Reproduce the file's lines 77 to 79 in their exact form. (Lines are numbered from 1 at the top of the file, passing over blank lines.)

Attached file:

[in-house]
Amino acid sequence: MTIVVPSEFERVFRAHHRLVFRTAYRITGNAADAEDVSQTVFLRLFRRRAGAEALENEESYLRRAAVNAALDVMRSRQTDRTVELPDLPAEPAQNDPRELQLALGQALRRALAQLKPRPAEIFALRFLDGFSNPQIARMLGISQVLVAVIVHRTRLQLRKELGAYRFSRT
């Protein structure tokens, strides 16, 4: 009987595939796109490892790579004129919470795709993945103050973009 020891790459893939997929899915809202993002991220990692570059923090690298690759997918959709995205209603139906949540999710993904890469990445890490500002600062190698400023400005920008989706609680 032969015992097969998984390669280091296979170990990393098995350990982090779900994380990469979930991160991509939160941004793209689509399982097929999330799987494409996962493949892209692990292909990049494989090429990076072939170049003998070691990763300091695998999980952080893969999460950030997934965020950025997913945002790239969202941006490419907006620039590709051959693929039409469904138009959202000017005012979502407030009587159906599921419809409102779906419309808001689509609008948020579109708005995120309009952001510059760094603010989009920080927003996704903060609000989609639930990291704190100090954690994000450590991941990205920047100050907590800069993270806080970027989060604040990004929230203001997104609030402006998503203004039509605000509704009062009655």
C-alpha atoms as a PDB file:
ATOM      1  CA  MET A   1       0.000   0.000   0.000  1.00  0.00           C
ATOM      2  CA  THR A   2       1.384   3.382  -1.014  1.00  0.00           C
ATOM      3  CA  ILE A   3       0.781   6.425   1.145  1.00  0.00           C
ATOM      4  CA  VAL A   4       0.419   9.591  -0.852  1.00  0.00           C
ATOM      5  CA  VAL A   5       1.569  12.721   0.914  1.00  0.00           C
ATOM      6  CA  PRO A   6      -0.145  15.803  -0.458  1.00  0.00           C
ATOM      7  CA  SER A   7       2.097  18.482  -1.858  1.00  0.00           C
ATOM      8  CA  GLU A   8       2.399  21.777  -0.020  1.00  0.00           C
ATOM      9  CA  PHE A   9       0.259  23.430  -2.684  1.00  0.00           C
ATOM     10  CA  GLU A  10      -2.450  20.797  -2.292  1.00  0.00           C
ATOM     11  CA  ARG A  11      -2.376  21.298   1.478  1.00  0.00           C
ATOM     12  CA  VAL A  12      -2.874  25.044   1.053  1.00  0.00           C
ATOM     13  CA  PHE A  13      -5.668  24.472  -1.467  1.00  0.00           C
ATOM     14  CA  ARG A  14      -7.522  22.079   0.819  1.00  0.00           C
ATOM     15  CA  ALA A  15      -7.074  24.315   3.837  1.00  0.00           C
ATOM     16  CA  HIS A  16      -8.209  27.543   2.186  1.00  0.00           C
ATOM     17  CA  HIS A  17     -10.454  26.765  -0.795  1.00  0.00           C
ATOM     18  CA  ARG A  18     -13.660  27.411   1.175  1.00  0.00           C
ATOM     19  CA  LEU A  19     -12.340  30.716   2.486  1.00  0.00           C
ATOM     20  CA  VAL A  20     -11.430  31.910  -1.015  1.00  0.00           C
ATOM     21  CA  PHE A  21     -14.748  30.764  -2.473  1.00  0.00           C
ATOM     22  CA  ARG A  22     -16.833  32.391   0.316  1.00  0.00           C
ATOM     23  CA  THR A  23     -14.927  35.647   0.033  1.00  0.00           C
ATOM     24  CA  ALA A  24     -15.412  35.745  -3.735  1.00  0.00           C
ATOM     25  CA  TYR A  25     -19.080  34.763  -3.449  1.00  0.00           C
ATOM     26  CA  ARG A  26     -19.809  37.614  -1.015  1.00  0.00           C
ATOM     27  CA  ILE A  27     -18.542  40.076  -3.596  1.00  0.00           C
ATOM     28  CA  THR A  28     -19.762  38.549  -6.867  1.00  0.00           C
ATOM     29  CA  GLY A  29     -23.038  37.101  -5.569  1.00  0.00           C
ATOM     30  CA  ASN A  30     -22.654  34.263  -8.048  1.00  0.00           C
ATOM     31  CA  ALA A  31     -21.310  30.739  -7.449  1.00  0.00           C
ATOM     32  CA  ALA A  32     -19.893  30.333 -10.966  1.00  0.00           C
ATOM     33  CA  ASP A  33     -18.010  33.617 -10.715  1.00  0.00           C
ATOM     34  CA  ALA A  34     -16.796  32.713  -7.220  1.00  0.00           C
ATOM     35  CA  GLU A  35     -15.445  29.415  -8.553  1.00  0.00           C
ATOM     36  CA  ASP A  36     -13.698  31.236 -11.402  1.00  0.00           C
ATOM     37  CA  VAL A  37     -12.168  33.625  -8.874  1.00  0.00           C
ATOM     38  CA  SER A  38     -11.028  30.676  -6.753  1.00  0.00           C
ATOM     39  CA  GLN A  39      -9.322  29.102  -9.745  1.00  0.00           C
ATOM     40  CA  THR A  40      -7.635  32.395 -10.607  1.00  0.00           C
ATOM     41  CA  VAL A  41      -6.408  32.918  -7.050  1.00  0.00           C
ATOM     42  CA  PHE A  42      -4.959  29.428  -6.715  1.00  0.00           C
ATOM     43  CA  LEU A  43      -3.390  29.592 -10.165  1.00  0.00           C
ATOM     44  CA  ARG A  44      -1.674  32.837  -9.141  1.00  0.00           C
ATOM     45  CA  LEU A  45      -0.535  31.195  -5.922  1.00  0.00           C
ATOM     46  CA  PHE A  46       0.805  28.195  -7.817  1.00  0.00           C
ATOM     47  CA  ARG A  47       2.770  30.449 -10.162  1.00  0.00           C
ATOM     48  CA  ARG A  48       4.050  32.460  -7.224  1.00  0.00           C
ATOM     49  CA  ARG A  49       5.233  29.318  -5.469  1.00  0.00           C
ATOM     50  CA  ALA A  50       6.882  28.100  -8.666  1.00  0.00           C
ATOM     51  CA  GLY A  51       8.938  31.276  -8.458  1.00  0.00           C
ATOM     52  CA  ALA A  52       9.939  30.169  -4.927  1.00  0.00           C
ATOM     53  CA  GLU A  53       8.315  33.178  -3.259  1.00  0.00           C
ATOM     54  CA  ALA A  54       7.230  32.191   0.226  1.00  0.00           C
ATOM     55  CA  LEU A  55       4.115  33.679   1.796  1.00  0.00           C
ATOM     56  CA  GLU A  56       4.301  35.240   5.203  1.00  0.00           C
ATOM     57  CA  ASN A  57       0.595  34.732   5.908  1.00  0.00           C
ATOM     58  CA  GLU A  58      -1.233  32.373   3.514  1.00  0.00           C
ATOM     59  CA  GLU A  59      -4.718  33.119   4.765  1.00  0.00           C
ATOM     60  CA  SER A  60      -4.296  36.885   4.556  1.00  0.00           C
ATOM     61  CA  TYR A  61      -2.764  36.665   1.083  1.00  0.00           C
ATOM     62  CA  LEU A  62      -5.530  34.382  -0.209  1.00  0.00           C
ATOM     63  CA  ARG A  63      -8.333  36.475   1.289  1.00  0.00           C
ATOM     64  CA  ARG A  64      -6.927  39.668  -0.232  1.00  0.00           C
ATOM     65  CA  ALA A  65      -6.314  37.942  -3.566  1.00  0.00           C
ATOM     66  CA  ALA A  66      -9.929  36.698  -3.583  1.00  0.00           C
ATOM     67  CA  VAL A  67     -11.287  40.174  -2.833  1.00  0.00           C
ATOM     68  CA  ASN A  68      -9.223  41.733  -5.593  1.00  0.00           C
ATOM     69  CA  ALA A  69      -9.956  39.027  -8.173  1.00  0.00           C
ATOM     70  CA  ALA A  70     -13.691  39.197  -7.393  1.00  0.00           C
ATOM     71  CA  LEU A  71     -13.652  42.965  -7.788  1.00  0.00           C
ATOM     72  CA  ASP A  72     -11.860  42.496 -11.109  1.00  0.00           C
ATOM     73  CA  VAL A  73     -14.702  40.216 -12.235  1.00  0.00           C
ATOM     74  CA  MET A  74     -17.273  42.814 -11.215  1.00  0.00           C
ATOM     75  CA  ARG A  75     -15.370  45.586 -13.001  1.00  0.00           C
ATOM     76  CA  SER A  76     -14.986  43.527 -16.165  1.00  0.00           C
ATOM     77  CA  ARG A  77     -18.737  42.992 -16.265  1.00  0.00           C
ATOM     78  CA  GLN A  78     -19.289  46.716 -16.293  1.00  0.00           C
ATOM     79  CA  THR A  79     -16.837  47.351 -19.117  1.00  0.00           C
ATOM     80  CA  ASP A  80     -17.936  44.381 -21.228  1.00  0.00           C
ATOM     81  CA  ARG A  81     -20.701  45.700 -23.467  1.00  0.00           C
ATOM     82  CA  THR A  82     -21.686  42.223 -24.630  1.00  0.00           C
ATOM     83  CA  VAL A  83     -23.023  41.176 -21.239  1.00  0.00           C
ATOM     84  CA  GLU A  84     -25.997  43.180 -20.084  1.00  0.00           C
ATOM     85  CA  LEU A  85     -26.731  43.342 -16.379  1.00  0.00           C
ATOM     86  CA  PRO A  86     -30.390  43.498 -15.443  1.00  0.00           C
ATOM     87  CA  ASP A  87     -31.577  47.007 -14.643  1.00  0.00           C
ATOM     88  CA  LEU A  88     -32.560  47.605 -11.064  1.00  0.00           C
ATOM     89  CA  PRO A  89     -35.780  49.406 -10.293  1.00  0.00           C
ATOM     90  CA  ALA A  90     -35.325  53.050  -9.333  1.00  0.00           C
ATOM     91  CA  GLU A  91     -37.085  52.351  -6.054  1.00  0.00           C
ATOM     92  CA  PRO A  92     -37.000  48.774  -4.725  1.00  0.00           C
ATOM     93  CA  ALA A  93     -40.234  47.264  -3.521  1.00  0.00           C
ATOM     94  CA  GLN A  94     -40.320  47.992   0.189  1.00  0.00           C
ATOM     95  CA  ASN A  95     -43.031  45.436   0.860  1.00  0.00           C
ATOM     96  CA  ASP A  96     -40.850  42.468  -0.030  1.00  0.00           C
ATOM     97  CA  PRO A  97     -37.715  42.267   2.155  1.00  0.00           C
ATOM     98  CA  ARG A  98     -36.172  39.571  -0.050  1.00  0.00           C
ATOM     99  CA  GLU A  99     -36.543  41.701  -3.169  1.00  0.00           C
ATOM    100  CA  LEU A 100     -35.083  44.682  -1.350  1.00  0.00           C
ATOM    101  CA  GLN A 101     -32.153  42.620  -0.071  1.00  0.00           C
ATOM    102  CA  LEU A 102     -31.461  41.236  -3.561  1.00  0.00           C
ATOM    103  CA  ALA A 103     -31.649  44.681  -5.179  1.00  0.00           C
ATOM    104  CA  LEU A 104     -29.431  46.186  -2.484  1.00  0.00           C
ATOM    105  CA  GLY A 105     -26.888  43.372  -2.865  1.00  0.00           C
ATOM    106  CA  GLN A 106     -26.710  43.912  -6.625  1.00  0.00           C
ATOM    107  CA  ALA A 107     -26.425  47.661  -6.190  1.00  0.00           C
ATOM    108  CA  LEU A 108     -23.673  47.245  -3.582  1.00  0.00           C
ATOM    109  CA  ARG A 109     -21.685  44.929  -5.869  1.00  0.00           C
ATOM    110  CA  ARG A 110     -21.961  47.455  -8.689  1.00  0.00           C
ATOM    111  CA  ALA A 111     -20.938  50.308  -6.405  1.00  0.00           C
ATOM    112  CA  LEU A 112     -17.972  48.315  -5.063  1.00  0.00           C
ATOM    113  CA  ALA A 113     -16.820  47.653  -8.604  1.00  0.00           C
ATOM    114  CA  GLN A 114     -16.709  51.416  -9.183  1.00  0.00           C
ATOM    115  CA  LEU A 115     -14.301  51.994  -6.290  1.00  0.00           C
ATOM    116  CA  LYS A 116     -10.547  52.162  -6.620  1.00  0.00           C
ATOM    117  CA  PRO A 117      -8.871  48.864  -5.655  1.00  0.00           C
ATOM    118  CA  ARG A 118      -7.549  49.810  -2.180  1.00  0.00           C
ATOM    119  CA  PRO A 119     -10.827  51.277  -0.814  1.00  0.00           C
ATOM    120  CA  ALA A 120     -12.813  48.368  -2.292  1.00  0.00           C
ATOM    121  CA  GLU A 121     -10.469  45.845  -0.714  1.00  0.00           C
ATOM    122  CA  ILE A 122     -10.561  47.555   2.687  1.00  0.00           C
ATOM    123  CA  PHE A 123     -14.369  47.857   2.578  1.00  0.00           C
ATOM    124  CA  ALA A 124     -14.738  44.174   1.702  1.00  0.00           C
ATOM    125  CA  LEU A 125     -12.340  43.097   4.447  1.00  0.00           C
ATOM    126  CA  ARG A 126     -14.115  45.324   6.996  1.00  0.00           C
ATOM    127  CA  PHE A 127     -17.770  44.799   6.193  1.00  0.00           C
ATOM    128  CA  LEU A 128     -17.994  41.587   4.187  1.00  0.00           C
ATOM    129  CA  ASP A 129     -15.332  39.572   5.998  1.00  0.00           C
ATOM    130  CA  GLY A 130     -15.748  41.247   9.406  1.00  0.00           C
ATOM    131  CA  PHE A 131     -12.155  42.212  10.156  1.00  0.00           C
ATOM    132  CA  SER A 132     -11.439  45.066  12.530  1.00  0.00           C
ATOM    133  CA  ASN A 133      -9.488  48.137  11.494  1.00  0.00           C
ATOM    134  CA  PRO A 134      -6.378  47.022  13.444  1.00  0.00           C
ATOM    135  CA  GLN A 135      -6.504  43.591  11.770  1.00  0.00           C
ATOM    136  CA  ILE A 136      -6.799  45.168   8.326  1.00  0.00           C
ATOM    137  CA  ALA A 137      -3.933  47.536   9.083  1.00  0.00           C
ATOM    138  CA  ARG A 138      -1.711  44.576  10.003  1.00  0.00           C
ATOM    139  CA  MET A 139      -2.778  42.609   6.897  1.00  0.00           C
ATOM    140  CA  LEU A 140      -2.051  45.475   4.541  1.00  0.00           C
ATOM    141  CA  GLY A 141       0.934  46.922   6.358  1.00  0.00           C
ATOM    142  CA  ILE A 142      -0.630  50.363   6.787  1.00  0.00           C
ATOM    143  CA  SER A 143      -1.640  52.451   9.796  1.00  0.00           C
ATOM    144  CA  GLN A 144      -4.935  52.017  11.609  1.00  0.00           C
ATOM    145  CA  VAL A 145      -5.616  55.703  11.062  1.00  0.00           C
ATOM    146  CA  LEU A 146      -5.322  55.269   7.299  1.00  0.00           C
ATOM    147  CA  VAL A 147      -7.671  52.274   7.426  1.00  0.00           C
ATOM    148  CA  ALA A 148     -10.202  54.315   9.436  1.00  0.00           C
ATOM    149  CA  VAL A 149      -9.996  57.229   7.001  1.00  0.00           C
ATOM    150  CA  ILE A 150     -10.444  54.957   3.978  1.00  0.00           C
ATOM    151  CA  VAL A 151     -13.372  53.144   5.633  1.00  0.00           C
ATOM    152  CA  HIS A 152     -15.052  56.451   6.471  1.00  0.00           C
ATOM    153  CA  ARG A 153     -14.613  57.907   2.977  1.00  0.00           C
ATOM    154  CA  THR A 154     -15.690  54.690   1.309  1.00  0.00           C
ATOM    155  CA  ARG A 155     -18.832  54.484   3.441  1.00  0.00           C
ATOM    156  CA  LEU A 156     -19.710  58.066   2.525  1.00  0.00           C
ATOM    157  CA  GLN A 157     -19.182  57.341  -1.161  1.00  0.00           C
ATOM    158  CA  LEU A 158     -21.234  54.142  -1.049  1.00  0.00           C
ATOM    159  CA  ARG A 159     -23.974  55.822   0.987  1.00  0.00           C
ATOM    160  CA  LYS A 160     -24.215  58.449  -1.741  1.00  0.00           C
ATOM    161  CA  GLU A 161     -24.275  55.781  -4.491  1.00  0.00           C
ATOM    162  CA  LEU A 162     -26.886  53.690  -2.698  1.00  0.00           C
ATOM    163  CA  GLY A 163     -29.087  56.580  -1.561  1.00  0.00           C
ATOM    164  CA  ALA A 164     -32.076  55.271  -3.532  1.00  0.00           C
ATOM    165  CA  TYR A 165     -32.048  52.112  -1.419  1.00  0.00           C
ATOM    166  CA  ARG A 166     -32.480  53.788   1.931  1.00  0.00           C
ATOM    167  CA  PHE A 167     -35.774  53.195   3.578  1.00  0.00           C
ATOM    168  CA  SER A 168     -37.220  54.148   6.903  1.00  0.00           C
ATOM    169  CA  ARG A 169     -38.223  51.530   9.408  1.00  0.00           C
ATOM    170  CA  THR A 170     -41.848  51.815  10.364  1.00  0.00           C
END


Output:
ATOM     73  CA  VAL A  73     -14.702  40.216 -12.235  1.00  0.00           C
ATOM     74  CA  MET A  74     -17.273  42.814 -11.215  1.00  0.00           C
ATOM     75  CA  ARG A  75     -15.370  45.586 -13.001  1.00  0.00           C